Today was the last day of vacation (i.e. sustainable unemployment). The hours passed quickly, mostly in the attic of the Grand Lake Smokeshop where I had been sequestered by J.
Laid out before me on the green card table were the tools for an easily distracted writer: a notebook, coffee, a copy of Cucina Italiana, and the imperative to write 4 pages. And no crumpling work, or "you're out!" insisted J., "it's store policy." The coffee was black, the notebook lined, and the magazine boring, so it was not hard to write a story, however inconsequential. It is the act of writing that matters when you have writer's block, and not the art, for sometimes I think too hard about the art, the way the words sound, so that I don't make any sounds.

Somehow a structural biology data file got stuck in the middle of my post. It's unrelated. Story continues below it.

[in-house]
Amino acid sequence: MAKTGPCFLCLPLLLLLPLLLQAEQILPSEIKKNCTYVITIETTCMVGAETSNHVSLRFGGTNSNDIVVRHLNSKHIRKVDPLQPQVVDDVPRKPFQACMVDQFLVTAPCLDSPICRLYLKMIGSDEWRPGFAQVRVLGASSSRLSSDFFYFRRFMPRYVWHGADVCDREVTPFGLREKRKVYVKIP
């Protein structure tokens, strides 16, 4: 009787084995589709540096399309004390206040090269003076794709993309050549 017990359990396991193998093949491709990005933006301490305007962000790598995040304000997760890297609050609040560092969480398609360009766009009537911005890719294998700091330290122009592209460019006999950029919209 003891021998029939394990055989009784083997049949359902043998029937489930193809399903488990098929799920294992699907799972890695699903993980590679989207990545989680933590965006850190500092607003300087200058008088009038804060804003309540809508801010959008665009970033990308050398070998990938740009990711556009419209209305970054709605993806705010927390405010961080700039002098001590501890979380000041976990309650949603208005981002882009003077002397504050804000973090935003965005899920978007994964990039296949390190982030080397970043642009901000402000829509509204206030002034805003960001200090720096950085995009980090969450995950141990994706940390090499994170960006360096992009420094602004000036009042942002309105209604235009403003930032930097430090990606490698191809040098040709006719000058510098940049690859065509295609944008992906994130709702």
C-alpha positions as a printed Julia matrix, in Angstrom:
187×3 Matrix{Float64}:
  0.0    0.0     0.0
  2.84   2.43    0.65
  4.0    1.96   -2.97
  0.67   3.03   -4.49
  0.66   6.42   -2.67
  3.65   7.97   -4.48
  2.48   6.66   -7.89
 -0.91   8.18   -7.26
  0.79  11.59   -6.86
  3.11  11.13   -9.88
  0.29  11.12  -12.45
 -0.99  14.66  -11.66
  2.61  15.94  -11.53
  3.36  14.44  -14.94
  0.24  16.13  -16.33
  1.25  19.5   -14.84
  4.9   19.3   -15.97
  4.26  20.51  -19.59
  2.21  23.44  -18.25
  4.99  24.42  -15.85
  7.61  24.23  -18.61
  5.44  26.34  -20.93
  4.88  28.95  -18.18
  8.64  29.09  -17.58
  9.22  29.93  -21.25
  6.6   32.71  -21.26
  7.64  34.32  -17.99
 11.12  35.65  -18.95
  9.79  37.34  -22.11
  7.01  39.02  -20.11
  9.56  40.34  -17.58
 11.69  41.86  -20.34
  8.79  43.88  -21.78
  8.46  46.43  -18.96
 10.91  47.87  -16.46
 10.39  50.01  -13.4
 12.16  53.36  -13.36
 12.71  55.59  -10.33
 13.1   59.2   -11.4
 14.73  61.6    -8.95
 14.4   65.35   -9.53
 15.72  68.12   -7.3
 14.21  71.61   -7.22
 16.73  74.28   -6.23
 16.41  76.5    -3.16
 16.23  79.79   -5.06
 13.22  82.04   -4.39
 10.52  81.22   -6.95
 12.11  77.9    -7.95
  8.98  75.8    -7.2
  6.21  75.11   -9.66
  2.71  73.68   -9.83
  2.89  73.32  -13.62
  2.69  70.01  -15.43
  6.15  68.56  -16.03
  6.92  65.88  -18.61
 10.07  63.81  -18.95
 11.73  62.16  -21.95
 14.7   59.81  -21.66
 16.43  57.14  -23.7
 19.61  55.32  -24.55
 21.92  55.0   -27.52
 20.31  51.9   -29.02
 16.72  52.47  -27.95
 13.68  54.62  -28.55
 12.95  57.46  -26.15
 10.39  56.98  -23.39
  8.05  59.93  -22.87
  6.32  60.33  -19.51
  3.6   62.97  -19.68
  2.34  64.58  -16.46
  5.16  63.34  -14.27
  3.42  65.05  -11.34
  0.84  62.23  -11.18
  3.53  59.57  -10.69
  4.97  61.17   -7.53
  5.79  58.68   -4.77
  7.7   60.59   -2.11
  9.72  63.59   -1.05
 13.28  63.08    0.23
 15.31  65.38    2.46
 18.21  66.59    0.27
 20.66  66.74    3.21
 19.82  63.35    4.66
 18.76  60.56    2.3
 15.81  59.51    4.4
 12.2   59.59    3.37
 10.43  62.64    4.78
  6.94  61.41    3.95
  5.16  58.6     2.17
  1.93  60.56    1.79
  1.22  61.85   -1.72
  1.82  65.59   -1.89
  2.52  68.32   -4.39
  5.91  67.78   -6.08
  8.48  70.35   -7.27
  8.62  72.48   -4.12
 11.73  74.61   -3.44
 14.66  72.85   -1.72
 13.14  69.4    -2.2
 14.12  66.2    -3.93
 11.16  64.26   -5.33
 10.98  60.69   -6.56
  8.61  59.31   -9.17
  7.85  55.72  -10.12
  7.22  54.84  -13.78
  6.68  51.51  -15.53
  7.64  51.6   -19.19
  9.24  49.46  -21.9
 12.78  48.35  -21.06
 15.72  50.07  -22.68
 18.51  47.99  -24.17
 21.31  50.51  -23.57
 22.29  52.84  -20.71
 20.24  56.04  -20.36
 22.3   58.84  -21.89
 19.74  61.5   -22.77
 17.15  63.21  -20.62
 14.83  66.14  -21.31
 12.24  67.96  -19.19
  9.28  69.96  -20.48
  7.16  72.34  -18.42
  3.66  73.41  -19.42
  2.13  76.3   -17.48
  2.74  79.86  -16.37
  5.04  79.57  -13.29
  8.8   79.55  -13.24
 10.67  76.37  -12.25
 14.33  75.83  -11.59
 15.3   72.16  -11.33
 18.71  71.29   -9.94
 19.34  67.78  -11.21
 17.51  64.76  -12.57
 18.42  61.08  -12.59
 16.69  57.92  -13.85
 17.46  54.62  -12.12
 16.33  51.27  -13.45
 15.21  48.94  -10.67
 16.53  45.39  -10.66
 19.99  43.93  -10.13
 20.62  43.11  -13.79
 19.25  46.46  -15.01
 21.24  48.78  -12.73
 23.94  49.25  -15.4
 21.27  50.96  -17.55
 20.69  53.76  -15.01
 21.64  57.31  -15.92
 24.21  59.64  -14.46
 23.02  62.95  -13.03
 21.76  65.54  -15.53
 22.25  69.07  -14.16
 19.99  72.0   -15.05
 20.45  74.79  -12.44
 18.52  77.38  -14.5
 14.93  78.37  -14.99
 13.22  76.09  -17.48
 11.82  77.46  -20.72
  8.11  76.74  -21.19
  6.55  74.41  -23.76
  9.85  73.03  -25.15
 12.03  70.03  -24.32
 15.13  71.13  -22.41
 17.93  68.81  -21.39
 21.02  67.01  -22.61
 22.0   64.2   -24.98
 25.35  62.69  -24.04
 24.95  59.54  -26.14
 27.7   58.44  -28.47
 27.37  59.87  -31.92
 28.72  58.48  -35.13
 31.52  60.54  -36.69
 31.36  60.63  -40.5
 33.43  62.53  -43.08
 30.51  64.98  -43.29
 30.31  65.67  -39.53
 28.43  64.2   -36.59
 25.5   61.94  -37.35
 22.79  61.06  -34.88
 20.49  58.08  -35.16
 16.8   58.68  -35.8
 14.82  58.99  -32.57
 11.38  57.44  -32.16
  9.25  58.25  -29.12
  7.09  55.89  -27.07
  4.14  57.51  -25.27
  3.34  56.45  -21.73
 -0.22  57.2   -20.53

The attic overlooks the rest of the Smoke Shop - its racks of Sugarbabies and Almond Joys gleaming under red neon glow, glass cases stocked with Exquisitos, Fuentes, Romeo y Julietas, etc, and wall plastered with old tobacco ads ("Light an OLD GOLD for young ideas!"), Elizabeth Taylor's well-coiffed Technicolor countenance, Edward Hopper's lonely patron sitting in an all-nite coffeeshop, Marilyn Monroe before she became JFK's paramour - and from my privileged viewpoint, I could see J behind the counter, where he sold cigarillos, Butterfingers and Black Book between paragraphs of Gray Brechin's Imperial San Francisco: Urban Power, Earthly Ruin.
Sometimes he would inquire about my progress and now, during the last hours of the last day of my vacation, he kisses my shoulder. This is the rest of our life: together, working but close, working close, one checking on the other's progress, pecking on each other's shoulders. It should be claustrophobic, for one or the other or both, for younger J or younger P, but these are the most present concerns: a job, a new apartment by International Worker's Day, and making the first sounds, the first starts, of a story.